The entire food retail space at $5.32 trillion (including grocery, convenience stores, drug stores, foodservice facilities).  According to Research and Markets, the global food tech market is expected to exceed $250 billion by 2022. Some argue, the food tech space is still small in comparison. Regardless, how much of the pie is trickling down to the actual people at the front lines or on the ground?

Technology will continue to play an increasingly critical role in how the food we eat is made, produced, packaged, delivered, how it tastes, feels and smells, and how it is reused and repurposed. Investments in food tech will continue to increase to help deliver on the promise of healthier, more sustainable food systems for the world. After all, we are what we eat.

In the Grist article, “When it comes to food, technology won’t save us,” author Tom Laskawy reminds us that technology alone will not feed the world. Many of us in the “good food movement” believe that investing in people who feed people will lead to a food system that is profitable, but can also improve the health of people and the planet. Let’s invest in people, people.

EXPERT OPINION

Diane Hatz, Changefood.org

There is no bigger industry on our planet than food and agriculture. The World Bank estimates that food and agriculture comprise about 10% of the global GDP. Food and agriculture would be valued at about $8 trillion globally based on the projected global GDP of $88 trillion for 2019.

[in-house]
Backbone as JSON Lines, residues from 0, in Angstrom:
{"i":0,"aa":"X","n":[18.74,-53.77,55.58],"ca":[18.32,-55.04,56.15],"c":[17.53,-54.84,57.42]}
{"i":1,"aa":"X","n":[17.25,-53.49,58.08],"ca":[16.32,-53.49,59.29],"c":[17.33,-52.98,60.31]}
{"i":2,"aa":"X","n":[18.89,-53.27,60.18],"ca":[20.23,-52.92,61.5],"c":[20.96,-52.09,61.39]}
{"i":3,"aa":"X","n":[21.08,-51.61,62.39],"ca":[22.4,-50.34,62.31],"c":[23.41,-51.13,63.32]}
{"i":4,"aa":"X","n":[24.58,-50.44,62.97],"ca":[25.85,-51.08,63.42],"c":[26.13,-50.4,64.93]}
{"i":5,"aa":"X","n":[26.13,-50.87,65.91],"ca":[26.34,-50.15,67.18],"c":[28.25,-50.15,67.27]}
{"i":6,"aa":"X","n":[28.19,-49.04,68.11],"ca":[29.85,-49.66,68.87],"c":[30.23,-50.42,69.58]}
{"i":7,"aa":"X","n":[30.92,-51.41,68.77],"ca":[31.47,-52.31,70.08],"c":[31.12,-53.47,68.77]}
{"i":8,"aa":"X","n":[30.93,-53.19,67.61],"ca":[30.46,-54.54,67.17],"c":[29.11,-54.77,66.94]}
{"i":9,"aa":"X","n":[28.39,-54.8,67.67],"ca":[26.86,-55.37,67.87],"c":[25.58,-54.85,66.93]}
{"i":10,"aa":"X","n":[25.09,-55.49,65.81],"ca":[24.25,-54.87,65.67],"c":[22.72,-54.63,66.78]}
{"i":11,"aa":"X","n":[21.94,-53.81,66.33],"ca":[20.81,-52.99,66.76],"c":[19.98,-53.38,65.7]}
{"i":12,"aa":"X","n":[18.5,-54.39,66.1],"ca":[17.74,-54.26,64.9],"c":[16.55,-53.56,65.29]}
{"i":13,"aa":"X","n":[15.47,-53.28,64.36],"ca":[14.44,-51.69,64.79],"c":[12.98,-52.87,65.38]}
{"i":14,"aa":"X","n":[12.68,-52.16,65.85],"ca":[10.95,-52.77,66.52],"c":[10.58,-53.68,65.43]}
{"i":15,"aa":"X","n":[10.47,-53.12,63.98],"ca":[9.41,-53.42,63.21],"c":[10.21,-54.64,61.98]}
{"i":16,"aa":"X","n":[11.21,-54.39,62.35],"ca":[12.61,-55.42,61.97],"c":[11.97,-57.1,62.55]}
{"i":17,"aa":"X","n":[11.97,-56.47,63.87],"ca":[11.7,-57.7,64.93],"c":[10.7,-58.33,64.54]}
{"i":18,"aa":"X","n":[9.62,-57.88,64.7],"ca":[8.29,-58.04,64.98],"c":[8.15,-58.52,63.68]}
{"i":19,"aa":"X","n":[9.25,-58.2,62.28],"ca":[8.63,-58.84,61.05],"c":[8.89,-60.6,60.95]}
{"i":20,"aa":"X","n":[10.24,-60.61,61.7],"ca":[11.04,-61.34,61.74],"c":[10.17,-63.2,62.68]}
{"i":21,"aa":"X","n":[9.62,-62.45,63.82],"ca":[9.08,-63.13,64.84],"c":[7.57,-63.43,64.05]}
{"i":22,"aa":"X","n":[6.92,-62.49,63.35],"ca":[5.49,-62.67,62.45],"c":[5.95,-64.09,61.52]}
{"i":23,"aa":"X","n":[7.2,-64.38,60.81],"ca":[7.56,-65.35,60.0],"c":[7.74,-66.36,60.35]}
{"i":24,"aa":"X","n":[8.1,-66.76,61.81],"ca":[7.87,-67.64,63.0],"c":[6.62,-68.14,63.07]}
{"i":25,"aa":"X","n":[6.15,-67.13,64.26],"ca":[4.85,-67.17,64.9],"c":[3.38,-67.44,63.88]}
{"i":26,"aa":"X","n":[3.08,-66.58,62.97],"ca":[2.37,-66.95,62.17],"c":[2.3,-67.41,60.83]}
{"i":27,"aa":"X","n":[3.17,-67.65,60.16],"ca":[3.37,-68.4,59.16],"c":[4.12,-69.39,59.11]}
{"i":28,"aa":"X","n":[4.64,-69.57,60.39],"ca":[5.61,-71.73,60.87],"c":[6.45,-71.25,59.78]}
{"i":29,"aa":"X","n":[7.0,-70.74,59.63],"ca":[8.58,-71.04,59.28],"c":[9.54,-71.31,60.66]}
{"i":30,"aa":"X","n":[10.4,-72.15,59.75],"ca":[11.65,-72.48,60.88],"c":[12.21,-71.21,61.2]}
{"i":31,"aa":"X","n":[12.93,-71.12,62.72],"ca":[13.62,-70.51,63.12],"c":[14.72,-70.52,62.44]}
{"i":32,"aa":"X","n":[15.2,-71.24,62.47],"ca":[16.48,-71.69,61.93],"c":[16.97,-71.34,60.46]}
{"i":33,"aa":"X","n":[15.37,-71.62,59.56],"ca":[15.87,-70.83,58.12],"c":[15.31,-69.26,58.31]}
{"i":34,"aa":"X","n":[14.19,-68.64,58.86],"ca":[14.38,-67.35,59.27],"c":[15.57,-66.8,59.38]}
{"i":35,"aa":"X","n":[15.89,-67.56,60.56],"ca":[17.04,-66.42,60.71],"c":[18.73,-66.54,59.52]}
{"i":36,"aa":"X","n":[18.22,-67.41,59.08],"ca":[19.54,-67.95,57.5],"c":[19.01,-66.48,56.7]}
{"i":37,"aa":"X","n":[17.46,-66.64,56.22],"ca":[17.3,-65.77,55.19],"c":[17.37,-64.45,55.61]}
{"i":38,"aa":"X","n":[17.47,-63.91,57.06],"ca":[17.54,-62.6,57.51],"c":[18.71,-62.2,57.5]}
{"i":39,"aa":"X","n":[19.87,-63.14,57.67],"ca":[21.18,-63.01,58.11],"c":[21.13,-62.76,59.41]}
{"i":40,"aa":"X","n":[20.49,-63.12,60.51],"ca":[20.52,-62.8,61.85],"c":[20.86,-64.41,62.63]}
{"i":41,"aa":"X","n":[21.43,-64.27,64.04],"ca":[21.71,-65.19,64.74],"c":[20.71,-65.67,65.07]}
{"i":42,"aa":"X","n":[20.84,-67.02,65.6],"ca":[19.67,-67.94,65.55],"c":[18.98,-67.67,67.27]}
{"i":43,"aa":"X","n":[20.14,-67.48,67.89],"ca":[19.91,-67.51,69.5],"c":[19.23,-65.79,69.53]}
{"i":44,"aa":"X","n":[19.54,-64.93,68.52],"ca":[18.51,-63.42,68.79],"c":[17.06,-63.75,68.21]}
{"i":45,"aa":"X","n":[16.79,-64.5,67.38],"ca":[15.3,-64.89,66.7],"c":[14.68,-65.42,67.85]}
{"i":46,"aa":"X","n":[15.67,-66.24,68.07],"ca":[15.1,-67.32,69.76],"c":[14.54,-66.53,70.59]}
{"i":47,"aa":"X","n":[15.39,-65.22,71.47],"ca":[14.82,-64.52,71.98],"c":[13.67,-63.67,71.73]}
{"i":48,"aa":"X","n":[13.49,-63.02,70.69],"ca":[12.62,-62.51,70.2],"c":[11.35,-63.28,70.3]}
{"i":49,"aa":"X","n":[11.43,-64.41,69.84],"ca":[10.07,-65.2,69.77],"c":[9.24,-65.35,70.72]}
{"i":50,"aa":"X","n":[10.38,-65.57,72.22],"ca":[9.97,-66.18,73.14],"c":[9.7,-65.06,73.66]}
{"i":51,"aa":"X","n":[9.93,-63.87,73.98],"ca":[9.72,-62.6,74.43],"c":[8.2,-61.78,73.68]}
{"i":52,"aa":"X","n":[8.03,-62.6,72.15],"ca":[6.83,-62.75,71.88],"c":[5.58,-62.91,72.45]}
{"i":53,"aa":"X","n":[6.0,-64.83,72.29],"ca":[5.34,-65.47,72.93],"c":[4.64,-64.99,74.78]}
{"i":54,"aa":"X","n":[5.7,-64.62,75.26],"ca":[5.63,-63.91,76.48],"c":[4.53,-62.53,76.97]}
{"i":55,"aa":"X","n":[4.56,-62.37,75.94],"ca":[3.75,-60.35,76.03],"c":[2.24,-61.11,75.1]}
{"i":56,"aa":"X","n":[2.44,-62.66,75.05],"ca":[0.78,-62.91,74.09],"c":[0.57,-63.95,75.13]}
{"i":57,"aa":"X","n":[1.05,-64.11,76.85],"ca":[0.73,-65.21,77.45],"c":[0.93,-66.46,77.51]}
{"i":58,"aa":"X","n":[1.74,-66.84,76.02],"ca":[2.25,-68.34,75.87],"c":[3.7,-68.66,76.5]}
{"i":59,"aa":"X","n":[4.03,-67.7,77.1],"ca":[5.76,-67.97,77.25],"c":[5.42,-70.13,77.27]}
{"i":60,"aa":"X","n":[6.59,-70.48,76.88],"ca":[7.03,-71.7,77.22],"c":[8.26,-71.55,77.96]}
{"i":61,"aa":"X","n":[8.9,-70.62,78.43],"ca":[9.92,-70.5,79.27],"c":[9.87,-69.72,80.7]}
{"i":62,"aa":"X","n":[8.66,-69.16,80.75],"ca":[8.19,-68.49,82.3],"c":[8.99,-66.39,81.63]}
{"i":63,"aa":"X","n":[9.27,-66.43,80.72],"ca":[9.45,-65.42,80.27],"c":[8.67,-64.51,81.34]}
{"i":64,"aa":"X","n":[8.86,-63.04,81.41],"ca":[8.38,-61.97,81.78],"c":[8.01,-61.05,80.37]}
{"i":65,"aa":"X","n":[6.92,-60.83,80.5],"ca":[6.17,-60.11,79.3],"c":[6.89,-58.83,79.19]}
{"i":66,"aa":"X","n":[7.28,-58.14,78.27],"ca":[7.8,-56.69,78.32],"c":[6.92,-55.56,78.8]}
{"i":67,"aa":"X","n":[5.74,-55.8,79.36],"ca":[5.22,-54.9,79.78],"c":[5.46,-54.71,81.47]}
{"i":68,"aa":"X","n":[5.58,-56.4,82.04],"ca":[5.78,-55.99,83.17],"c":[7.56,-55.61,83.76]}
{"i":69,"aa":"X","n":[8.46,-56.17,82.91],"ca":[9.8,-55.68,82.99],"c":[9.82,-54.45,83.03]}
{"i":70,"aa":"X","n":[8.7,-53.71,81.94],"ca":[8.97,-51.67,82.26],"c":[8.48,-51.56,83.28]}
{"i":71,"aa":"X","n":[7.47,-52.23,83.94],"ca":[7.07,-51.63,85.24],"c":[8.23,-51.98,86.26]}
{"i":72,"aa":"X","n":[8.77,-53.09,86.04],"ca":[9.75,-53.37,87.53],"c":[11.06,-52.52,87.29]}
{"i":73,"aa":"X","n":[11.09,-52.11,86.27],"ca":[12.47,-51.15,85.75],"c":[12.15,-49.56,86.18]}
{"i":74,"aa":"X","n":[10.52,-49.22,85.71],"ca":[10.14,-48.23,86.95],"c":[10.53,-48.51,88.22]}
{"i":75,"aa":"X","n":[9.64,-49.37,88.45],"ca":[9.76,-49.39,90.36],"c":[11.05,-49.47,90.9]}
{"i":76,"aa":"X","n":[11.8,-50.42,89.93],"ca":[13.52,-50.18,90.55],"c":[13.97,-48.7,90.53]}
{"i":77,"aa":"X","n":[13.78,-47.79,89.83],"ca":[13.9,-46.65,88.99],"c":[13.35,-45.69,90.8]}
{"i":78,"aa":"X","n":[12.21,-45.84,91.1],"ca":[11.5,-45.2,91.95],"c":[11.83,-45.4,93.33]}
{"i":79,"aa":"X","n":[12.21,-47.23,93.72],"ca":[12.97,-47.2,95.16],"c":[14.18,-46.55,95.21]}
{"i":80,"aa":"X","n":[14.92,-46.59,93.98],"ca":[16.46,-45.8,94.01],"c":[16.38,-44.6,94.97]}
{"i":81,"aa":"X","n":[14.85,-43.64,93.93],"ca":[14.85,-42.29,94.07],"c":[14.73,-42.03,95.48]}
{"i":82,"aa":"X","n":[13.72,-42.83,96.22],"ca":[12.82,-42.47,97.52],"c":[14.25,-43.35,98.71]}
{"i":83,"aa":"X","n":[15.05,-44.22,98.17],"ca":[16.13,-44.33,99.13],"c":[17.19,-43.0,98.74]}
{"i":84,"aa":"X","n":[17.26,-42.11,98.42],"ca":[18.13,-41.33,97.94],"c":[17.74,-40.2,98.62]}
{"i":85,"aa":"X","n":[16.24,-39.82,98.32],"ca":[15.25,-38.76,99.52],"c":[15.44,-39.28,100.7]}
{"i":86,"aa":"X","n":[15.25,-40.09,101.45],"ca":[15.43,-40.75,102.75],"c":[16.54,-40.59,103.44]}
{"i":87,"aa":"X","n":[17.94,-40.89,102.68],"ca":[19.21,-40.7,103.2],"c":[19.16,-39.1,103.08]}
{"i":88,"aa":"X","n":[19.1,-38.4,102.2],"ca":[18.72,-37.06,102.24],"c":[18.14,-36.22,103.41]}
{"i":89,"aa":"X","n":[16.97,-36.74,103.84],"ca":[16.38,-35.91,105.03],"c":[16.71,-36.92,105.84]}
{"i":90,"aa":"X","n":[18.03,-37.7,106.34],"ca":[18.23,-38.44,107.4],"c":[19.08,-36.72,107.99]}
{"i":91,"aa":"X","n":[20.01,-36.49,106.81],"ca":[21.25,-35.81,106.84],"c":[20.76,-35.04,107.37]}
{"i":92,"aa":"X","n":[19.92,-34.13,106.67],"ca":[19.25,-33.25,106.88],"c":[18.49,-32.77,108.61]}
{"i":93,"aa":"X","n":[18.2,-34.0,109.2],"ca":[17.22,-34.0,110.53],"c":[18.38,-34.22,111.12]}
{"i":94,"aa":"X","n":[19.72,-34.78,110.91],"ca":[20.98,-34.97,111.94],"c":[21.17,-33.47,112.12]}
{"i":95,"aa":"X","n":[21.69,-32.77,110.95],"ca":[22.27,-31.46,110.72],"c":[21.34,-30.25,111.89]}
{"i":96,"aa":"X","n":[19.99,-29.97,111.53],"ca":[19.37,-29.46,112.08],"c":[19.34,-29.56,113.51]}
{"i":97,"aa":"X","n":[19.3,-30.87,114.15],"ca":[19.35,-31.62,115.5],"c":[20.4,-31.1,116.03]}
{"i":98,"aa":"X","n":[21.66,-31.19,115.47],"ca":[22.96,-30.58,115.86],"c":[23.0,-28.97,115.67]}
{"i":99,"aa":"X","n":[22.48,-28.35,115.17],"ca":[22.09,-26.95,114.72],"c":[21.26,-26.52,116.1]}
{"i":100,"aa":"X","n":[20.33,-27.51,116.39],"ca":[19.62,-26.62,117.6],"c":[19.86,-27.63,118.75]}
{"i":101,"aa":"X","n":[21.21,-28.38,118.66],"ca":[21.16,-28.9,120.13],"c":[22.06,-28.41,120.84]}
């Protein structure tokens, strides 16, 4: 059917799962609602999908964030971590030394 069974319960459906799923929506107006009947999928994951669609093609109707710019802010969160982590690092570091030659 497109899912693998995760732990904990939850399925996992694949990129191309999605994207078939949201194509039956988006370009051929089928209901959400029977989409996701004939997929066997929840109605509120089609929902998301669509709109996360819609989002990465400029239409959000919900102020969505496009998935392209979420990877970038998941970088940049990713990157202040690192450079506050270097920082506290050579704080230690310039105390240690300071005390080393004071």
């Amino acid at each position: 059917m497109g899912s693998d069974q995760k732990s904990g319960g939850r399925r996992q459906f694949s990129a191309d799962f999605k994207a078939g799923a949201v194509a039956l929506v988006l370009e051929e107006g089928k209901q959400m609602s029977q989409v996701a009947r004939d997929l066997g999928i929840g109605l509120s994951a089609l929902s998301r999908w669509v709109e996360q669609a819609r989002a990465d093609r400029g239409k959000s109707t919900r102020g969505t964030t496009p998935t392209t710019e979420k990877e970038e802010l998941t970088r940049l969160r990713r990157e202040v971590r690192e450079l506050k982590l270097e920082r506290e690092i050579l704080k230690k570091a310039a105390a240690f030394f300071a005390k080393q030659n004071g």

 Robert Graham Xiao-Er Kong 

THE ROLE OF TECHNOLOGY ON FOOD

  3 min

On the food front, a record $1.71 trillion was spent on food and beverages in 2018 at grocery stores and other retailers and away-from-home meals and snacks in the United States alone. During the same year, roughly 10% of Americans’ disposable personal income was spent on food, 5% at home and 4.7% away from home.

“However, despite a stalwart customer base, the food industry is facing unprecedented challenges in production, demand and regulations stemming from consumer trends. Consumer demands and focus have changed in recent years. An increasing focus by consumers on sustainability, health and freshness has placed significant pressure on the food industry to innovate.” 

– Tech Crunch 2019